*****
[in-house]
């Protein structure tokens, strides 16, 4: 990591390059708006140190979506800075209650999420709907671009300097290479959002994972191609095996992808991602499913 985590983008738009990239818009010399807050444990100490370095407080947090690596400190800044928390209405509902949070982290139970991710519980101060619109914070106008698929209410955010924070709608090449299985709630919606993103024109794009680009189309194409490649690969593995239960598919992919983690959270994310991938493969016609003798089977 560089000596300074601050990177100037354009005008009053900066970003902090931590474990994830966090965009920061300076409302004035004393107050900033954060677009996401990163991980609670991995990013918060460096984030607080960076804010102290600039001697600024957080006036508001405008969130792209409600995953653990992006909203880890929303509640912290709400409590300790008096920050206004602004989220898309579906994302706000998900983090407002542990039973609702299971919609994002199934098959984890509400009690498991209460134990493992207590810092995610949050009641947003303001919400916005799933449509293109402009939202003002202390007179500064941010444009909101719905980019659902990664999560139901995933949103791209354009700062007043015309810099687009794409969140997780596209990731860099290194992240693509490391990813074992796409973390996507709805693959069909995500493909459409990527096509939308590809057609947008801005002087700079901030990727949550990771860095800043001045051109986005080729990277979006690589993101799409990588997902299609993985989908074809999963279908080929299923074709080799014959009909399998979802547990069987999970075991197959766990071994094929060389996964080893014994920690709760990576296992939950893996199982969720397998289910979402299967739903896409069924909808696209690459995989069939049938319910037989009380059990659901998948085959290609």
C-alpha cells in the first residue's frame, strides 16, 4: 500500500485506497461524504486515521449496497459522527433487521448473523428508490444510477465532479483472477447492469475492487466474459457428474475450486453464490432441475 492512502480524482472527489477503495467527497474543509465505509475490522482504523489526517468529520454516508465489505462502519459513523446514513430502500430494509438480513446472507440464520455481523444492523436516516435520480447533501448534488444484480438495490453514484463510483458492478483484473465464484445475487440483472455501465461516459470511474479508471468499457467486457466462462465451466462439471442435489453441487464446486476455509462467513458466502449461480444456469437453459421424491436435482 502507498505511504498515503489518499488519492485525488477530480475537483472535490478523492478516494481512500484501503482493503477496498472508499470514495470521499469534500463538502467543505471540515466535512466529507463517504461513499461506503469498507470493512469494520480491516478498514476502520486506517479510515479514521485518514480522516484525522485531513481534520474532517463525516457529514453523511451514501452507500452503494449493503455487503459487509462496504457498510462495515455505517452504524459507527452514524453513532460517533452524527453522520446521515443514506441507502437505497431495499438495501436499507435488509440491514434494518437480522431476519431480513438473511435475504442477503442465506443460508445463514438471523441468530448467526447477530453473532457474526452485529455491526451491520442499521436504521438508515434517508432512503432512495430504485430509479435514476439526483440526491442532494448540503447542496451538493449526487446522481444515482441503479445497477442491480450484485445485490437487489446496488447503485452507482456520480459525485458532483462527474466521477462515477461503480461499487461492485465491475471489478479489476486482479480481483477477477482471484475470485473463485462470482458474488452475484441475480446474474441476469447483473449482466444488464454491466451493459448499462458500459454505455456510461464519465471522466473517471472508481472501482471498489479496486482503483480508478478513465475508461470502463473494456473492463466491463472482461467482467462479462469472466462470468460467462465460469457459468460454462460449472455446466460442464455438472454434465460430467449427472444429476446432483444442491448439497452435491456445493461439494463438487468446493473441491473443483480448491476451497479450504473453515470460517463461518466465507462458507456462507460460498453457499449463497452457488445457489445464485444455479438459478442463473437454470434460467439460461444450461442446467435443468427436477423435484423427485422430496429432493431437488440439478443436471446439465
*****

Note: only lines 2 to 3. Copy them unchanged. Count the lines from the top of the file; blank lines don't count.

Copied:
């Protein structure tokens, strides 16, 4: 990591390059708006140190979506800075209650999420709907671009300097290479959002994972191609095996992808991602499913 985590983008738009990239818009010399807050444990100490370095407080947090690596400190800044928390209405509902949070982290139970991710519980101060619109914070106008698929209410955010924070709608090449299985709630919606993103024109794009680009189309194409490649690969593995239960598919992919983690959270994310991938493969016609003798089977 560089000596300074601050990177100037354009005008009053900066970003902090931590474990994830966090965009920061300076409302004035004393107050900033954060677009996401990163991980609670991995990013918060460096984030607080960076804010102290600039001697600024957080006036508001405008969130792209409600995953653990992006909203880890929303509640912290709400409590300790008096920050206004602004989220898309579906994302706000998900983090407002542990039973609702299971919609994002199934098959984890509400009690498991209460134990493992207590810092995610949050009641947003303001919400916005799933449509293109402009939202003002202390007179500064941010444009909101719905980019659902990664999560139901995933949103791209354009700062007043015309810099687009794409969140997780596209990731860099290194992240693509490391990813074992796409973390996507709805693959069909995500493909459409990527096509939308590809057609947008801005002087700079901030990727949550990771860095800043001045051109986005080729990277979006690589993101799409990588997902299609993985989908074809999963279908080929299923074709080799014959009909399998979802547990069987999970075991197959766990071994094929060389996964080893014994920690709760990576296992939950893996199982969720397998289910979402299967739903896409069924909808696209690459995989069939049938319910037989009380059990659901998948085959290609």
C-alpha cells in the first residue's frame, strides 16, 4: 500500500485506497461524504486515521449496497459522527433487521448473523428508490444510477465532479483472477447492469475492487466474459457428474475450486453464490432441475 492512502480524482472527489477503495467527497474543509465505509475490522482504523489526517468529520454516508465489505462502519459513523446514513430502500430494509438480513446472507440464520455481523444492523436516516435520480447533501448534488444484480438495490453514484463510483458492478483484473465464484445475487440483472455501465461516459470511474479508471468499457467486457466462462465451466462439471442435489453441487464446486476455509462467513458466502449461480444456469437453459421424491436435482 502507498505511504498515503489518499488519492485525488477530480475537483472535490478523492478516494481512500484501503482493503477496498472508499470514495470521499469534500463538502467543505471540515466535512466529507463517504461513499461506503469498507470493512469494520480491516478498514476502520486506517479510515479514521485518514480522516484525522485531513481534520474532517463525516457529514453523511451514501452507500452503494449493503455487503459487509462496504457498510462495515455505517452504524459507527452514524453513532460517533452524527453522520446521515443514506441507502437505497431495499438495501436499507435488509440491514434494518437480522431476519431480513438473511435475504442477503442465506443460508445463514438471523441468530448467526447477530453473532457474526452485529455491526451491520442499521436504521438508515434517508432512503432512495430504485430509479435514476439526483440526491442532494448540503447542496451538493449526487446522481444515482441503479445497477442491480450484485445485490437487489446496488447503485452507482456520480459525485458532483462527474466521477462515477461503480461499487461492485465491475471489478479489476486482479480481483477477477482471484475470485473463485462470482458474488452475484441475480446474474441476469447483473449482466444488464454491466451493459448499462458500459454505455456510461464519465471522466473517471472508481472501482471498489479496486482503483480508478478513465475508461470502463473494456473492463466491463472482461467482467462479462469472466462470468460467462465460469457459468460454462460449472455446466460442464455438472454434465460430467449427472444429476446432483444442491448439497452435491456445493461439494463438487468446493473441491473443483480448491476451497479450504473453515470460517463461518466465507462458507456462507460460498453457499449463497452457488445457489445464485444455479438459478442463473437454470434460467439460461444450461442446467435443468427436477423435484423427485422430496429432493431437488440439478443436471446439465